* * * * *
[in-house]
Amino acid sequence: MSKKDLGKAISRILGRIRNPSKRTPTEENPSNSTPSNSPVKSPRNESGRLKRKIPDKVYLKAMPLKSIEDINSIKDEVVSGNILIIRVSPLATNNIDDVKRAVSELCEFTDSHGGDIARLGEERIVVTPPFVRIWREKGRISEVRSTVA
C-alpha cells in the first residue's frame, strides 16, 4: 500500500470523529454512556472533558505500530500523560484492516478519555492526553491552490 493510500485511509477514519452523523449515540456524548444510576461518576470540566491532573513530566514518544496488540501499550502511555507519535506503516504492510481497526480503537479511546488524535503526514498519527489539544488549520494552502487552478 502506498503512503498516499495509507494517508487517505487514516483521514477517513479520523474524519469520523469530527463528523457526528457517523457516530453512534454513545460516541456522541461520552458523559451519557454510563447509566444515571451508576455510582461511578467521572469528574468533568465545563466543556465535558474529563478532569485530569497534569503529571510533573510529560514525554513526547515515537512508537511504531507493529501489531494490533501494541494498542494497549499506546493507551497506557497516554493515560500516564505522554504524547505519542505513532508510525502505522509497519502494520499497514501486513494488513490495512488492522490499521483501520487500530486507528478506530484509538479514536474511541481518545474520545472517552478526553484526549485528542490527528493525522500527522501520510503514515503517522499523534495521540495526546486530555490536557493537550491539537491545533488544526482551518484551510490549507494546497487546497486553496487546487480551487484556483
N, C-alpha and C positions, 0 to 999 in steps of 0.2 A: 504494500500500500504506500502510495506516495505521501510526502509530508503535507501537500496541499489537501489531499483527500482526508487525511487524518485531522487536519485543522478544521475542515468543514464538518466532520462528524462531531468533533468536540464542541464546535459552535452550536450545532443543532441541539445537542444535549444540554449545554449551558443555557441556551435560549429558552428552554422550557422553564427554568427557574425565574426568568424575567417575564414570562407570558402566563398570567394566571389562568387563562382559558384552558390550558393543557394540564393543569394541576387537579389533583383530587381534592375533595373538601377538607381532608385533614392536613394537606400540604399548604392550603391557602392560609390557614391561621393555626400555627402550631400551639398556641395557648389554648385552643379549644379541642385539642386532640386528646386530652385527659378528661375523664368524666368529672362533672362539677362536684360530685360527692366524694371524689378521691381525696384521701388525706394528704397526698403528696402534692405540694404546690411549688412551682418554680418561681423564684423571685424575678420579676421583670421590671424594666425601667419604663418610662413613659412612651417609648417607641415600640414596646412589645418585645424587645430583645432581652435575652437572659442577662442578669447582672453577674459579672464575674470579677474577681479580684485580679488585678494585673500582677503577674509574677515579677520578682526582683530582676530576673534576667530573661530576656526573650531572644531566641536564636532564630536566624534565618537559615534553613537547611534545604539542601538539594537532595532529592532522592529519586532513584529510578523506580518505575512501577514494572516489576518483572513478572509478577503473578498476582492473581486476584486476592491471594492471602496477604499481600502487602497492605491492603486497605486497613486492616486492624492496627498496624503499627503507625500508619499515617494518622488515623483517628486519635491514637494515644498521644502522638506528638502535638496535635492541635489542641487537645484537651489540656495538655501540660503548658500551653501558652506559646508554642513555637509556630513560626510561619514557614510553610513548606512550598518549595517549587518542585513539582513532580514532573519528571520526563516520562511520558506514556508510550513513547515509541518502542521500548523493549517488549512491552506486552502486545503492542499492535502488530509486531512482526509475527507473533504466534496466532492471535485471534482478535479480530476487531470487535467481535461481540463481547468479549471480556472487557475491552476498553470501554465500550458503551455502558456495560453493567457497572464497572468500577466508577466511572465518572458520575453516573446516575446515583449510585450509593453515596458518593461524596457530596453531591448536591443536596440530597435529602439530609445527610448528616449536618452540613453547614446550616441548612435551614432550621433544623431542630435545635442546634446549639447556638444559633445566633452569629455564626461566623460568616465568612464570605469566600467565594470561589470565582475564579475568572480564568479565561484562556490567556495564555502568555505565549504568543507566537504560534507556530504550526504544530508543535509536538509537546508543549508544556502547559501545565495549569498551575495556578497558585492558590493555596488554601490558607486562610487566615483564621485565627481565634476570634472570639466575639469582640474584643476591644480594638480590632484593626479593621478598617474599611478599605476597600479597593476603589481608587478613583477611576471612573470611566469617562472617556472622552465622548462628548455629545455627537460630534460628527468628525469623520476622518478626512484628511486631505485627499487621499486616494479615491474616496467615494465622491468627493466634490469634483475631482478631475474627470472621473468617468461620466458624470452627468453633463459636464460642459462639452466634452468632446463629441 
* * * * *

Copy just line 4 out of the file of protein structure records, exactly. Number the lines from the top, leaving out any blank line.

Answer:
N, C-alpha and C positions, 0 to 999 in steps of 0.2 A: 504494500500500500504506500502510495506516495505521501510526502509530508503535507501537500496541499489537501489531499483527500482526508487525511487524518485531522487536519485543522478544521475542515468543514464538518466532520462528524462531531468533533468536540464542541464546535459552535452550536450545532443543532441541539445537542444535549444540554449545554449551558443555557441556551435560549429558552428552554422550557422553564427554568427557574425565574426568568424575567417575564414570562407570558402566563398570567394566571389562568387563562382559558384552558390550558393543557394540564393543569394541576387537579389533583383530587381534592375533595373538601377538607381532608385533614392536613394537606400540604399548604392550603391557602392560609390557614391561621393555626400555627402550631400551639398556641395557648389554648385552643379549644379541642385539642386532640386528646386530652385527659378528661375523664368524666368529672362533672362539677362536684360530685360527692366524694371524689378521691381525696384521701388525706394528704397526698403528696402534692405540694404546690411549688412551682418554680418561681423564684423571685424575678420579676421583670421590671424594666425601667419604663418610662413613659412612651417609648417607641415600640414596646412589645418585645424587645430583645432581652435575652437572659442577662442578669447582672453577674459579672464575674470579677474577681479580684485580679488585678494585673500582677503577674509574677515579677520578682526582683530582676530576673534576667530573661530576656526573650531572644531566641536564636532564630536566624534565618537559615534553613537547611534545604539542601538539594537532595532529592532522592529519586532513584529510578523506580518505575512501577514494572516489576518483572513478572509478577503473578498476582492473581486476584486476592491471594492471602496477604499481600502487602497492605491492603486497605486497613486492616486492624492496627498496624503499627503507625500508619499515617494518622488515623483517628486519635491514637494515644498521644502522638506528638502535638496535635492541635489542641487537645484537651489540656495538655501540660503548658500551653501558652506559646508554642513555637509556630513560626510561619514557614510553610513548606512550598518549595517549587518542585513539582513532580514532573519528571520526563516520562511520558506514556508510550513513547515509541518502542521500548523493549517488549512491552506486552502486545503492542499492535502488530509486531512482526509475527507473533504466534496466532492471535485471534482478535479480530476487531470487535467481535461481540463481547468479549471480556472487557475491552476498553470501554465500550458503551455502558456495560453493567457497572464497572468500577466508577466511572465518572458520575453516573446516575446515583449510585450509593453515596458518593461524596457530596453531591448536591443536596440530597435529602439530609445527610448528616449536618452540613453547614446550616441548612435551614432550621433544623431542630435545635442546634446549639447556638444559633445566633452569629455564626461566623460568616465568612464570605469566600467565594470561589470565582475564579475568572480564568479565561484562556490567556495564555502568555505565549504568543507566537504560534507556530504550526504544530508543535509536538509537546508543549508544556502547559501545565495549569498551575495556578497558585492558590493555596488554601490558607486562610487566615483564621485565627481565634476570634472570639466575639469582640474584643476591644480594638480590632484593626479593621478598617474599611478599605476597600479597593476603589481608587478613583477611576471612573470611566469617562472617556472622552465622548462628548455629545455627537460630534460628527468628525469623520476622518478626512484628511486631505485627499487621499486616494479615491474616496467615494465622491468627493466634490469634483475631482478631475474627470472621473468617468461620466458624470452627468453633463459636464460642459462639452466634452468632446463629441 